Retraction of the dissolution front in natural porous media. Yang, Y., Bruns, S., Rogowska, M., Hakim, S., S., Hammel, J., U., Stipp, S., L., S., & Sørensen, H., O. Sci. Rep., 8:5693, 2018.
Retraction of the dissolution front in natural porous media [pdf]Paper  abstract   bibtex   
The dissolution of porous materials in a flow field controls the fluid pathways through rocks and soils and shapes the morphology of landscapes. Identifying the dissolution front, the interface between the reactive and the unreactive volumes in a dissolving medium, is a prerequisite for describing dissolution-induced structure emergence and transformation. Despite its fundamental importance, the report on the dynamics of a dissolution front in an evolving natural microstructure is scarce. Here we show an unexpected, spontaneous migration of the dissolution front against the flow direction. This retraction stems from infiltration instability induced surface generation, which leads to an increase in reactive surface area when a porous medium dissolves in an imposing flow field. There is very good agreement between observations made with in situ, X-ray tomography and model predictions. Both show that the value of reactive surface area reflects a balance between flow-dependent surface generation and destruction, i.e. the " dry " geometric surface area of a porous material, measured without a flow field, is not necessarily the upper limit of its reactive surface area when in contact with reactive flow. This understanding also contributes to reconciling the discrepancies between field and laboratory derived solid-fluid reaction kinetics. In a reacting porous medium, a reaction front is an isosurface over which the chemical affinity of a reac-tion reduces to zero in the velocity direction. This isosurface separates the reacting surface from the remain-ing geometric surface and is the ideal boundary of the region of interest (ROI), for measuring the kinetics of water-rock interactions. At any given instant, the inherent heterogeneities of natural porous materials that are not encompassed by this isosurface do not contribute to the chemical reaction. Therefore, the ability to track an evolving reaction front can greatly simplify the analysis of many geochemical processes by allowing unambiguous identification of the temporal ROI. The dissolution front is the reaction front of a solid dissolution reaction. In a dissolving medium with a pres-sure driven flow field, there is a positive feedback between the mineral dissolution rate and the local permeability (Yang, Y. et al., Submitted, 2017) 1,2
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 abstract = {The dissolution of porous materials in a flow field controls the fluid pathways through rocks and soils and shapes the morphology of landscapes. Identifying the dissolution front, the interface between the reactive and the unreactive volumes in a dissolving medium, is a prerequisite for describing dissolution-induced structure emergence and transformation. Despite its fundamental importance, the report on the dynamics of a dissolution front in an evolving natural microstructure is scarce. Here we show an unexpected, spontaneous migration of the dissolution front against the flow direction. This retraction stems from infiltration instability induced surface generation, which leads to an increase in reactive surface area when a porous medium dissolves in an imposing flow field. There is very good agreement between observations made with in situ, X-ray tomography and model predictions. Both show that the value of reactive surface area reflects a balance between flow-dependent surface generation and destruction, i.e. the " dry " geometric surface area of a porous material, measured without a flow field, is not necessarily the upper limit of its reactive surface area when in contact with reactive flow. This understanding also contributes to reconciling the discrepancies between field and laboratory derived solid-fluid reaction kinetics. In a reacting porous medium, a reaction front is an isosurface over which the chemical affinity of a reac-tion reduces to zero in the velocity direction. This isosurface separates the reacting surface from the remain-ing geometric surface and is the ideal boundary of the region of interest (ROI), for measuring the kinetics of water-rock interactions. At any given instant, the inherent heterogeneities of natural porous materials that are not encompassed by this isosurface do not contribute to the chemical reaction. Therefore, the ability to track an evolving reaction front can greatly simplify the analysis of many geochemical processes by allowing unambiguous identification of the temporal ROI. The dissolution front is the reaction front of a solid dissolution reaction. In a dissolving medium with a pres-sure driven flow field, there is a positive feedback between the mineral dissolution rate and the local permeability (Yang, Y. et al., Submitted, 2017) 1,2},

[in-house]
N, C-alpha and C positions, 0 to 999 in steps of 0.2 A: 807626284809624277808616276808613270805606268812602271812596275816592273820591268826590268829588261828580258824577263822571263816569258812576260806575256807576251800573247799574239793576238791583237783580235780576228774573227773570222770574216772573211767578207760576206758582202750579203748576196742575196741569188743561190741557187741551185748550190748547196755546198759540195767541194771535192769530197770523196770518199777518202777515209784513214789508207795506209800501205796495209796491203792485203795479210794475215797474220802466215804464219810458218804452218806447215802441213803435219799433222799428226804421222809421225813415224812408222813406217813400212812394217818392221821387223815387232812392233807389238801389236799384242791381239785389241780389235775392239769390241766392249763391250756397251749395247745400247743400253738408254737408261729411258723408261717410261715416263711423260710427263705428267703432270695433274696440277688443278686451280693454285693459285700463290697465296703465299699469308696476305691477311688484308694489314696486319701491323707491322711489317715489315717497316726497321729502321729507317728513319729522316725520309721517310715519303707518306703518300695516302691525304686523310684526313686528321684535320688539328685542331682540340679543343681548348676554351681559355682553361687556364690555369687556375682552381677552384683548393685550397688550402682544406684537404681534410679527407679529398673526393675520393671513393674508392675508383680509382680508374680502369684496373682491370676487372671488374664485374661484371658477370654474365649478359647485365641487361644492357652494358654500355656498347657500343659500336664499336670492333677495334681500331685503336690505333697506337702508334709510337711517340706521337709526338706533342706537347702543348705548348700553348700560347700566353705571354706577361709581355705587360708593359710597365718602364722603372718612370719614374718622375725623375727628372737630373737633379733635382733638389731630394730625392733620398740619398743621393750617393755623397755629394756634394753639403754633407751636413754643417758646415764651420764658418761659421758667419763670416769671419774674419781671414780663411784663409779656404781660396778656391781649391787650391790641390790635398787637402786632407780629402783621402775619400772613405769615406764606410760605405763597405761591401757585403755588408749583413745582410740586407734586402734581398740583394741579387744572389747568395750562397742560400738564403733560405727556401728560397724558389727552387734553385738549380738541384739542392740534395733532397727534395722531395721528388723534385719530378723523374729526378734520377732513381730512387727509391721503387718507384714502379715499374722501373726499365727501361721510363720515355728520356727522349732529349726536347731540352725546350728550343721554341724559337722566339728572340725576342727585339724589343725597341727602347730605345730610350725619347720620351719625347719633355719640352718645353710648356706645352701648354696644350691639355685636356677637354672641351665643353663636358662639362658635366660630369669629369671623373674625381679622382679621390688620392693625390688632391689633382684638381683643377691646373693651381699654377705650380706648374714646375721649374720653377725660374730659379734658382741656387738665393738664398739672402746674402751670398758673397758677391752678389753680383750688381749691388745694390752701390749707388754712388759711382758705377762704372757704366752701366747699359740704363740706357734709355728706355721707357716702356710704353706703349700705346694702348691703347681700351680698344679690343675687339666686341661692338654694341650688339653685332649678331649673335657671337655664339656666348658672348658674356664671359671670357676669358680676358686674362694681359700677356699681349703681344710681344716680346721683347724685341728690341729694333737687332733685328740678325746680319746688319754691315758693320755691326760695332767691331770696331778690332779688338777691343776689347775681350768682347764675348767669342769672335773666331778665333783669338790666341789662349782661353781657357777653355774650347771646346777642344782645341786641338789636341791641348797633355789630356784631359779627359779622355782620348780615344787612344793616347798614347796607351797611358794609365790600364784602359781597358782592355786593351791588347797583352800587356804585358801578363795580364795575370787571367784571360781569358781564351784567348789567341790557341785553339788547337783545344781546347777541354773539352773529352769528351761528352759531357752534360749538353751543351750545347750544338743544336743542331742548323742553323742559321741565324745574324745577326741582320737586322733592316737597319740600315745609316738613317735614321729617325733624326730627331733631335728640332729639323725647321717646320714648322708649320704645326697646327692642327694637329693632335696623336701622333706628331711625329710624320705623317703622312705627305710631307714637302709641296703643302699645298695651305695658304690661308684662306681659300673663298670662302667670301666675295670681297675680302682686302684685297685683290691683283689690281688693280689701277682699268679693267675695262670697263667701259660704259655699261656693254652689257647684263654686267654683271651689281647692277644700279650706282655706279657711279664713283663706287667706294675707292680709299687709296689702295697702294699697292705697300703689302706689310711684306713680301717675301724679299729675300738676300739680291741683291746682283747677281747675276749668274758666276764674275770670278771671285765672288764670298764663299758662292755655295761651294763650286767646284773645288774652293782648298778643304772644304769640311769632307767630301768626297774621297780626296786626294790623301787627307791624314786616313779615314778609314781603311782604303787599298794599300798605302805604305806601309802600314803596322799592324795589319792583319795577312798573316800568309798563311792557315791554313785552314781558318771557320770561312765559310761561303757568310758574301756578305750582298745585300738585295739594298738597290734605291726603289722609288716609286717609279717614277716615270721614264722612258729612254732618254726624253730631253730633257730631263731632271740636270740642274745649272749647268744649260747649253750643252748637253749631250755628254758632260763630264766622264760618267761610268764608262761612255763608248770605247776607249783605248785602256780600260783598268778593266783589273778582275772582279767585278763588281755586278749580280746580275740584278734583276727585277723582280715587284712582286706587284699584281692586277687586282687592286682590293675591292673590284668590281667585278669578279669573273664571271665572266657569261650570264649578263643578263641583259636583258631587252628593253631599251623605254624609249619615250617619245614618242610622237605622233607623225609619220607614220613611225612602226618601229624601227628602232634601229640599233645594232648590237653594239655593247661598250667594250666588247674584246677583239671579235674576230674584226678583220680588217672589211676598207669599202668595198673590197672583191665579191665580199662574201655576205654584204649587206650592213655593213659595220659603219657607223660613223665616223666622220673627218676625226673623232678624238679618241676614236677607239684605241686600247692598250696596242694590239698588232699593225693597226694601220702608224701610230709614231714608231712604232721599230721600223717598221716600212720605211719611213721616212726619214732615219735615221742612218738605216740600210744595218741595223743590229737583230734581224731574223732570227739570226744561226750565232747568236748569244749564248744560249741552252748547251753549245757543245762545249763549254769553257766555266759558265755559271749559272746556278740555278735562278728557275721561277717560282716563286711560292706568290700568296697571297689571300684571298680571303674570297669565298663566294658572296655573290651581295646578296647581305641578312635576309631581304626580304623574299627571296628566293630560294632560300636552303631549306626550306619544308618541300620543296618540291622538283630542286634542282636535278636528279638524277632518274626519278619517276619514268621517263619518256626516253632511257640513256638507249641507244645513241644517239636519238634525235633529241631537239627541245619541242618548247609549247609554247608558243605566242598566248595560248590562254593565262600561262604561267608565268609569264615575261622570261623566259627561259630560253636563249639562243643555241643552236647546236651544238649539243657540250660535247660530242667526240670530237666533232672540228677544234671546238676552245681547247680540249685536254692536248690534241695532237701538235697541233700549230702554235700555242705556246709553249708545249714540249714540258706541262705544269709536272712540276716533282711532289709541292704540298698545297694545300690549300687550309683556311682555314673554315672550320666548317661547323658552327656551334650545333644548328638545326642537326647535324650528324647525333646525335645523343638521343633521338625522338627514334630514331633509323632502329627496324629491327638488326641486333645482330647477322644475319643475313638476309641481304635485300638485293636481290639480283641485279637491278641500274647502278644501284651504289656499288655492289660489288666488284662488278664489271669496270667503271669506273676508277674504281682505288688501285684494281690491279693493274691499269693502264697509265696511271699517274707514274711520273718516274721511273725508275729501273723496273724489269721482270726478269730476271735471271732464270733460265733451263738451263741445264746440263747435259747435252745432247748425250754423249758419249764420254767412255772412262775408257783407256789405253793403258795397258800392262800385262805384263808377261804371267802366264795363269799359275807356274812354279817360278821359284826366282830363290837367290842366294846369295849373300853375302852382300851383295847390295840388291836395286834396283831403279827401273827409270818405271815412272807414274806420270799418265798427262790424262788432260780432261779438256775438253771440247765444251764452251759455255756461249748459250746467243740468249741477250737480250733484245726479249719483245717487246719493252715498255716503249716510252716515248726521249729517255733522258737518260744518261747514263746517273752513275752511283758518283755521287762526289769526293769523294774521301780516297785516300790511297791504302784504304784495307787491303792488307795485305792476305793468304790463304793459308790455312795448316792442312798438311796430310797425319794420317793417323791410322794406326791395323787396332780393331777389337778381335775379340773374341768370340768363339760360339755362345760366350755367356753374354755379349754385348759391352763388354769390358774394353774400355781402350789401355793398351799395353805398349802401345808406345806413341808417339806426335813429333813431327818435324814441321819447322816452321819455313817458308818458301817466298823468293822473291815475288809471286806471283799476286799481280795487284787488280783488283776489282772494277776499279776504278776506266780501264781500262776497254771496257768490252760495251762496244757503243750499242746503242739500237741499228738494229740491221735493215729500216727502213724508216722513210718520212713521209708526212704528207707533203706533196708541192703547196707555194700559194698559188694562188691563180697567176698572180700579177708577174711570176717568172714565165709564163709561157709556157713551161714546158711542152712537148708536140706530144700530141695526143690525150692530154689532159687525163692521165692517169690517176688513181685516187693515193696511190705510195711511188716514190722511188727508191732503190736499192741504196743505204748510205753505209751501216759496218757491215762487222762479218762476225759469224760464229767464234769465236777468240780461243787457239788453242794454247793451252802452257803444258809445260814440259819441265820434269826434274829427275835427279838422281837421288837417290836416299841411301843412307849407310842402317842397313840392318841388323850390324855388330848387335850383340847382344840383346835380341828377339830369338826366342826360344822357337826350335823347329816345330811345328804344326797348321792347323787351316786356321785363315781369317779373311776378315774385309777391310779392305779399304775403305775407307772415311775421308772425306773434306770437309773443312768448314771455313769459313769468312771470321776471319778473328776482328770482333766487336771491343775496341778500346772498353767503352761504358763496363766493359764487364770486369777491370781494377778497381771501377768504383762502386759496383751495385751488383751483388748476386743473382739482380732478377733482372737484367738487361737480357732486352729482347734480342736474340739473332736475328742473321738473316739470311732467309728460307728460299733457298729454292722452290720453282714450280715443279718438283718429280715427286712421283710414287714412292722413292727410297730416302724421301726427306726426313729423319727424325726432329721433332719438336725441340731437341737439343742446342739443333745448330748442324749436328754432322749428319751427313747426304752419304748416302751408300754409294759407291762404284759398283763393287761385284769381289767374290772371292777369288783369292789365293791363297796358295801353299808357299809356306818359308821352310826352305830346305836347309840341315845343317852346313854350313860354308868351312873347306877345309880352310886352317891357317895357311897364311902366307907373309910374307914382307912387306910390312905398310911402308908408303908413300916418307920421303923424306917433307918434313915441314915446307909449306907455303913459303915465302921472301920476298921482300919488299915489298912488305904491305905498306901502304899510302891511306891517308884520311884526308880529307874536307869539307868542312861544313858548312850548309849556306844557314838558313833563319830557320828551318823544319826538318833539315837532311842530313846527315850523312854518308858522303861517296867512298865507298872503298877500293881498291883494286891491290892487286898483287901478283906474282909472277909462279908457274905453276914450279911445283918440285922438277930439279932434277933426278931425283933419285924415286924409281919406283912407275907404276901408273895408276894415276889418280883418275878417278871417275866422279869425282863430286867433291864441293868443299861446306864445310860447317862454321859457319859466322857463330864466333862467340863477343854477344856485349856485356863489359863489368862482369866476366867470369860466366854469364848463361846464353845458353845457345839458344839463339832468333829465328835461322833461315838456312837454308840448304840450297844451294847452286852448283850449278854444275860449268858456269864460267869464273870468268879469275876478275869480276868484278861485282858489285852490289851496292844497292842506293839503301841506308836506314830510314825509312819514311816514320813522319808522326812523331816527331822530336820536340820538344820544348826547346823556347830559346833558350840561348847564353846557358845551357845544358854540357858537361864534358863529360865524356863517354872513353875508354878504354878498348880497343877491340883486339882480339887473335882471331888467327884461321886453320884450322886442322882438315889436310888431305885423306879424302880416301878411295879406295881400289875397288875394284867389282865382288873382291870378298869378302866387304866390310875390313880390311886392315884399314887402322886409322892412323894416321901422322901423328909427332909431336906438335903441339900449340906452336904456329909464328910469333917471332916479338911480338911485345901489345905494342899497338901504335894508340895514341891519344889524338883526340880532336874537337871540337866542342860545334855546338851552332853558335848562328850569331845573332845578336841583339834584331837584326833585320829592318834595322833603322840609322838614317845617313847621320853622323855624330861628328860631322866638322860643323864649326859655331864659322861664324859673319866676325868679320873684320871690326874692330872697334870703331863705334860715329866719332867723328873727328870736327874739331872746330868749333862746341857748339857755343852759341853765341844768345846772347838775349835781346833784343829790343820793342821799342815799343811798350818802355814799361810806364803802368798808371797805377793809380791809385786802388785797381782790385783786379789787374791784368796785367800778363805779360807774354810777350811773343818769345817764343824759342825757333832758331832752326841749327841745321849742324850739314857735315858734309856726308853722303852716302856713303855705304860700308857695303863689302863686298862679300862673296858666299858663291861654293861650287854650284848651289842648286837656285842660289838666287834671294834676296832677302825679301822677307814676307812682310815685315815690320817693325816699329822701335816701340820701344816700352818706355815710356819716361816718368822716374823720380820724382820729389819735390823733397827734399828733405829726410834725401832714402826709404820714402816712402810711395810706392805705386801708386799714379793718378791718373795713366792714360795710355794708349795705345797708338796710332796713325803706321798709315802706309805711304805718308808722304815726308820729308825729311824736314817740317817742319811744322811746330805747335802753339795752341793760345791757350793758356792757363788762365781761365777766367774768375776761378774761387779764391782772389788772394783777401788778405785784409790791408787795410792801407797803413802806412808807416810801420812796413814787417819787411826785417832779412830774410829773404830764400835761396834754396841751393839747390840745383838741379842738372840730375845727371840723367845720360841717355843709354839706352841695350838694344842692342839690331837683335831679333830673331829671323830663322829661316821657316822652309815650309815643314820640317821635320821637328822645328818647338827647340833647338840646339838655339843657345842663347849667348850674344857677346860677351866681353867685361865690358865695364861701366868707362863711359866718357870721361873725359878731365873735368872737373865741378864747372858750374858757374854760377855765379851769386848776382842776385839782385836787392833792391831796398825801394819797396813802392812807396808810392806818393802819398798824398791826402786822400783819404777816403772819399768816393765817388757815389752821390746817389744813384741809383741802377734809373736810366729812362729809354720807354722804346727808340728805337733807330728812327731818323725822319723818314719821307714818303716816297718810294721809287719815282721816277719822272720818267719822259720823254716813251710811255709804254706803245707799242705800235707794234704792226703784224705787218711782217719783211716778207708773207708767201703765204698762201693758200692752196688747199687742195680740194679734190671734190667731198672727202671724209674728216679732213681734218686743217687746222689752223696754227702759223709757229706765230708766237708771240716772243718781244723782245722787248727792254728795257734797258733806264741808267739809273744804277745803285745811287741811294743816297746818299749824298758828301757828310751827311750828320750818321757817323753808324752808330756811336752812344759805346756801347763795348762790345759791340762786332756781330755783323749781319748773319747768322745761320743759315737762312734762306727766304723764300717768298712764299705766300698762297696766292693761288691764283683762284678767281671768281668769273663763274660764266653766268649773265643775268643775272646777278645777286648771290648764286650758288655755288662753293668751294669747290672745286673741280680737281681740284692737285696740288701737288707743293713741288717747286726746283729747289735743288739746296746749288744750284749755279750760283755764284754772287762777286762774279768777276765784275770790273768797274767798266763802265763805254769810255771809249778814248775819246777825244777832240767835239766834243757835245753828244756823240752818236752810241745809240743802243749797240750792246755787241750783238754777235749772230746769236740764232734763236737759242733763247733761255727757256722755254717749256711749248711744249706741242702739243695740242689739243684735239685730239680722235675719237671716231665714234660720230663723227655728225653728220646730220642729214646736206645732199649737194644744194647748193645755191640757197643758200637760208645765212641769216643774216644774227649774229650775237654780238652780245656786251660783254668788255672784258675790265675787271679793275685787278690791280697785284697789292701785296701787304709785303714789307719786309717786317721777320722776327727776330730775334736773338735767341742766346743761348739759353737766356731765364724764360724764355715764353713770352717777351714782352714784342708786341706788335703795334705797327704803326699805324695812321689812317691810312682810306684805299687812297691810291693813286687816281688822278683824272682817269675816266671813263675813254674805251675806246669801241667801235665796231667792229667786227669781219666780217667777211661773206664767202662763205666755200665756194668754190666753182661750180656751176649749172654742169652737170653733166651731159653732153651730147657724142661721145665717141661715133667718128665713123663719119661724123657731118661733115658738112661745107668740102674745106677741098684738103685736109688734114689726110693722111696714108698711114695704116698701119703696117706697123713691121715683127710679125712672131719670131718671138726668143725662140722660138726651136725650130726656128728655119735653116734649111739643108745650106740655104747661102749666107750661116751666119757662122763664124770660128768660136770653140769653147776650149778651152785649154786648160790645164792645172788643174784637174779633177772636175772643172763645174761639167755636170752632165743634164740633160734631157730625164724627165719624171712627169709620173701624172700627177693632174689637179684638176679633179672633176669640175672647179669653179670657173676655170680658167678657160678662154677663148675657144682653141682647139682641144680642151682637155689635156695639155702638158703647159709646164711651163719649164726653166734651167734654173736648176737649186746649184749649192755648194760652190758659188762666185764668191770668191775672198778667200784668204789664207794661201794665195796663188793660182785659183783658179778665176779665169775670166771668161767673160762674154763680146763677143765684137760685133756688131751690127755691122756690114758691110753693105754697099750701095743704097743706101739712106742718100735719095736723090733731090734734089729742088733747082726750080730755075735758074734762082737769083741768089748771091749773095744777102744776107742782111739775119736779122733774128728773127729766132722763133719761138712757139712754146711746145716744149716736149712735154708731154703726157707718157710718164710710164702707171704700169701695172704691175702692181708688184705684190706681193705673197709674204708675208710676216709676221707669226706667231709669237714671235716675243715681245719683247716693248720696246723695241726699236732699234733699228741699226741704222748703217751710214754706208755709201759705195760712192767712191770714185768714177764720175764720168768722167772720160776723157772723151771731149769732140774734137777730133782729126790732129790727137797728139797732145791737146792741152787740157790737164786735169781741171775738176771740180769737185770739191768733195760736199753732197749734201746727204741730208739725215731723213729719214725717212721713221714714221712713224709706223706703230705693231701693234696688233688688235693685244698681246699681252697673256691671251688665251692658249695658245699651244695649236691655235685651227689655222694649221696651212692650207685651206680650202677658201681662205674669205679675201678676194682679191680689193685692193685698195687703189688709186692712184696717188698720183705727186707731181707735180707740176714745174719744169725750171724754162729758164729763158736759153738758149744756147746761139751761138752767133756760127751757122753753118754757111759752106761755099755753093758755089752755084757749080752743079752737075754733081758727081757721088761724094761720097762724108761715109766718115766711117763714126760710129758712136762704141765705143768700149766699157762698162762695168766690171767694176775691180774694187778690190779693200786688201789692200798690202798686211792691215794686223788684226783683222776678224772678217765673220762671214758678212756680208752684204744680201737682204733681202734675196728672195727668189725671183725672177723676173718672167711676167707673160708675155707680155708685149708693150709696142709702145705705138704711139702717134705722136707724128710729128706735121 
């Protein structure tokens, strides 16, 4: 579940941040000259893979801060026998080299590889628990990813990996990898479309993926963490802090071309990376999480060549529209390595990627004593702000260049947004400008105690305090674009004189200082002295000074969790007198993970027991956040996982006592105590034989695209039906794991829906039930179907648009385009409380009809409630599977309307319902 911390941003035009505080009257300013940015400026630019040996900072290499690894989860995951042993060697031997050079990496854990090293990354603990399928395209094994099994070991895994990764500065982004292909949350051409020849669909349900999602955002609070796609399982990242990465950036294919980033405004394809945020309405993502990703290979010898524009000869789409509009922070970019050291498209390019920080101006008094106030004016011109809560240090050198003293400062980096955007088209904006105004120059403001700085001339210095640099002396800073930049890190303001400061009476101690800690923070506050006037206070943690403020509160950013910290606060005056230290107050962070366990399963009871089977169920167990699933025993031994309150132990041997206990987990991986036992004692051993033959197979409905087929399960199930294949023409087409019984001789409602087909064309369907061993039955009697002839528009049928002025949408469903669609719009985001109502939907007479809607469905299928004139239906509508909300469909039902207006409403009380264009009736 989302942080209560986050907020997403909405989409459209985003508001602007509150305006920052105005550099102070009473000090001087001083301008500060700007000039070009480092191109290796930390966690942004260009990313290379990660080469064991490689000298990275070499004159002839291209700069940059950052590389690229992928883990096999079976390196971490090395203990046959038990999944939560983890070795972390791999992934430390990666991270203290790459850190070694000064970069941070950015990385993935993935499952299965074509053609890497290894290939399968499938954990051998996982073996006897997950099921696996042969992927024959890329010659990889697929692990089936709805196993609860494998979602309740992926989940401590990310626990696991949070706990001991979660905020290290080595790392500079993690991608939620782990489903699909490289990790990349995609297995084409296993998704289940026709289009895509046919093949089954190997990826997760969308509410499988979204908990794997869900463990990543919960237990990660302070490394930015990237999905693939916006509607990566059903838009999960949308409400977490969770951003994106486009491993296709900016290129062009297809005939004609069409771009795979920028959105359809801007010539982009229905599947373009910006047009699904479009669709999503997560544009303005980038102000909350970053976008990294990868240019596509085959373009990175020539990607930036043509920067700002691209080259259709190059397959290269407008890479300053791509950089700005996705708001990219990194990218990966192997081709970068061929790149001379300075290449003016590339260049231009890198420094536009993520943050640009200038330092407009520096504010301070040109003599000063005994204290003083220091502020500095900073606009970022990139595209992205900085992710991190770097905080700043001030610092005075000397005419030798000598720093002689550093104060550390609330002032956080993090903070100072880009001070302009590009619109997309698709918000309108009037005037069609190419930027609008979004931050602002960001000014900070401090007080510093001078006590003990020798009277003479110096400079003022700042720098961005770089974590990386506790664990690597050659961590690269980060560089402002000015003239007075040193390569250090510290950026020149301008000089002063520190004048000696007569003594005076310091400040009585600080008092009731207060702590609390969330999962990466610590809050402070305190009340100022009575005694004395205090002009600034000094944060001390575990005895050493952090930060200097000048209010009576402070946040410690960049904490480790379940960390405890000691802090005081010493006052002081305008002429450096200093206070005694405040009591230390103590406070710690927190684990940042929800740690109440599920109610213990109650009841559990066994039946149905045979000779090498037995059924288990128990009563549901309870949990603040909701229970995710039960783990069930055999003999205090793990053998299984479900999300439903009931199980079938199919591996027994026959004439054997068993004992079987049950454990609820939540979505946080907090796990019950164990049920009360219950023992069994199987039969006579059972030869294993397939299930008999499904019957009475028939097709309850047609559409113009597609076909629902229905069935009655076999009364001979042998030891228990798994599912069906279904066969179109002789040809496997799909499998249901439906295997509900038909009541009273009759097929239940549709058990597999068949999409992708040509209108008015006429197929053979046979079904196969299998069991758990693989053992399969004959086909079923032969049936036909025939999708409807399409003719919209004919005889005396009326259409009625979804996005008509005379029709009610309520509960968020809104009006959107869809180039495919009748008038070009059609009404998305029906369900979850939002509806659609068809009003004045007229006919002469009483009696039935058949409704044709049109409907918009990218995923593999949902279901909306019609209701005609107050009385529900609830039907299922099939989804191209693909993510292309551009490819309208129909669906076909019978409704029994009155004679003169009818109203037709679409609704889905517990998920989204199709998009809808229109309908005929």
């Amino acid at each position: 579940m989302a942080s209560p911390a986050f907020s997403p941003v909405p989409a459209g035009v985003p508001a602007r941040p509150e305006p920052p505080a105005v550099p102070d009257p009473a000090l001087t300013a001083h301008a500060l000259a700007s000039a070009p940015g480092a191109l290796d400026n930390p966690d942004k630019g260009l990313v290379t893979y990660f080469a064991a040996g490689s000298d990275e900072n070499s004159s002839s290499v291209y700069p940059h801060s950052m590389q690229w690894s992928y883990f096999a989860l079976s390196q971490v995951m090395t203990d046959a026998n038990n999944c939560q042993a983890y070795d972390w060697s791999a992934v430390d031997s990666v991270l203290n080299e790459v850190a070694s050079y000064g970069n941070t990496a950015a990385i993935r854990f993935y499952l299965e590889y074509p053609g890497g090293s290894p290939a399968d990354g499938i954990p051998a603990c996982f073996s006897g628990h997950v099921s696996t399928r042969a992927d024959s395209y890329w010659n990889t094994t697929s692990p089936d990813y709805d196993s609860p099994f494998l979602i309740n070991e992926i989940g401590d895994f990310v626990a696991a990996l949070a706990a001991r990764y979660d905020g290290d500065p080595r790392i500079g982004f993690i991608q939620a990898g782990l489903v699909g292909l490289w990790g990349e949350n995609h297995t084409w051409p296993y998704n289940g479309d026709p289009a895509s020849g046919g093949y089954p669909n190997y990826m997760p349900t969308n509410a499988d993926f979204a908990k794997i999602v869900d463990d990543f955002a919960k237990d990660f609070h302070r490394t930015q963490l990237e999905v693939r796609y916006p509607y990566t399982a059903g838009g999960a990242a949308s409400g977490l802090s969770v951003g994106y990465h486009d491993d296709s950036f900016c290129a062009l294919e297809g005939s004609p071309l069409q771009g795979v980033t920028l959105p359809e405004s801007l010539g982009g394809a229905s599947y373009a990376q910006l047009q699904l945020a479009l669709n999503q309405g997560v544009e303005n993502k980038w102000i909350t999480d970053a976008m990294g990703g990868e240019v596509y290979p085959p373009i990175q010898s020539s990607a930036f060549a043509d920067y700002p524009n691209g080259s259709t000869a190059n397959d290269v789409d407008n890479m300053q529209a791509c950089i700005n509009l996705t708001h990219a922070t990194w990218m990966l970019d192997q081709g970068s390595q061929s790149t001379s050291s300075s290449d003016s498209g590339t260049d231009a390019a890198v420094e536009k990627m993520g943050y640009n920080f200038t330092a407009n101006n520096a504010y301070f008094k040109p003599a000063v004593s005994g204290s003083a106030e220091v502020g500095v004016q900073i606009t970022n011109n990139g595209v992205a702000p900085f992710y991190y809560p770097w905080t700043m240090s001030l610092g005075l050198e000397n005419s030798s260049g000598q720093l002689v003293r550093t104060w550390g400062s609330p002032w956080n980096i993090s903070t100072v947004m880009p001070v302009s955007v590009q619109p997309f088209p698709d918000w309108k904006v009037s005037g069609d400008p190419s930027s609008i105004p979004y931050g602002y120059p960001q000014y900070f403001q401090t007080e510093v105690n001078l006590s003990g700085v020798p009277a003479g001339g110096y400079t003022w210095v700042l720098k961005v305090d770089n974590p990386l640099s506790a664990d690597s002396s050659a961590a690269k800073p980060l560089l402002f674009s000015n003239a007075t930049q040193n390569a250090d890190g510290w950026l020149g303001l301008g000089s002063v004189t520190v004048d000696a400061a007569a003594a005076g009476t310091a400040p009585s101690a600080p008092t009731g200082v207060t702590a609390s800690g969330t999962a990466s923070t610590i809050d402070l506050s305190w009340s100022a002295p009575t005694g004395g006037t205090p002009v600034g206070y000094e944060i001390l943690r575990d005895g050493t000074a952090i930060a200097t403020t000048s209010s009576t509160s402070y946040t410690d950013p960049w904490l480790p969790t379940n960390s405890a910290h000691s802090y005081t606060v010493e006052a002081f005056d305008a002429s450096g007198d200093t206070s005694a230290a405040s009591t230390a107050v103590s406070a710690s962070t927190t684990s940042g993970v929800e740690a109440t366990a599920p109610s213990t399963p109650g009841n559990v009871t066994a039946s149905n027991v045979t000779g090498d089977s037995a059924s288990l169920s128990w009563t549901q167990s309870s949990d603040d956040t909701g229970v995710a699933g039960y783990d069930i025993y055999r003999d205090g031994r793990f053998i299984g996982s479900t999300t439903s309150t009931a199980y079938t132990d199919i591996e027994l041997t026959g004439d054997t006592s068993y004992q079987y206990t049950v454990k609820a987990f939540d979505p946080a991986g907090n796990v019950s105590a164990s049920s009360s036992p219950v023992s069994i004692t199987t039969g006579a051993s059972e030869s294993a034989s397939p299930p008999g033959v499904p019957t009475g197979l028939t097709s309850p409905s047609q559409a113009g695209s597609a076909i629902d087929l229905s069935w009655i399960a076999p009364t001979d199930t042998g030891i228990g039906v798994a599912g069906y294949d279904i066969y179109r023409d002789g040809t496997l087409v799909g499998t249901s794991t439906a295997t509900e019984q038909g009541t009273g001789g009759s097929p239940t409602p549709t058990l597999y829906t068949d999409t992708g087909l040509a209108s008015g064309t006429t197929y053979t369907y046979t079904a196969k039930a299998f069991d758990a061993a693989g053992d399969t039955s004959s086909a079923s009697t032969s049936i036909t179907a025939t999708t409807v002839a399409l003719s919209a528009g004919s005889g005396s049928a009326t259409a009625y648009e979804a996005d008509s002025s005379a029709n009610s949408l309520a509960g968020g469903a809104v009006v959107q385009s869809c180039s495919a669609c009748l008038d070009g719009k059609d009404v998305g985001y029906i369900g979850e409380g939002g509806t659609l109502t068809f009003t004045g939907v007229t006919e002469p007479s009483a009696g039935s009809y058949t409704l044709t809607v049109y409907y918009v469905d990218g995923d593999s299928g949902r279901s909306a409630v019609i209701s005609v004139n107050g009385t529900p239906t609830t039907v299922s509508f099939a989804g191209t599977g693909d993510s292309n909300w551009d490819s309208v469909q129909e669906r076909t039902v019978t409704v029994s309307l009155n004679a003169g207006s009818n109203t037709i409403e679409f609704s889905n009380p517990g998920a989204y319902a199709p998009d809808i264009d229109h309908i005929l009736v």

bibtype = {article},
 author = {Yang, Y and Bruns, S and Rogowska, M and Hakim, S S and Hammel, J U and Stipp, S L S and Sørensen, H O},
 journal = {Sci. Rep.}
}
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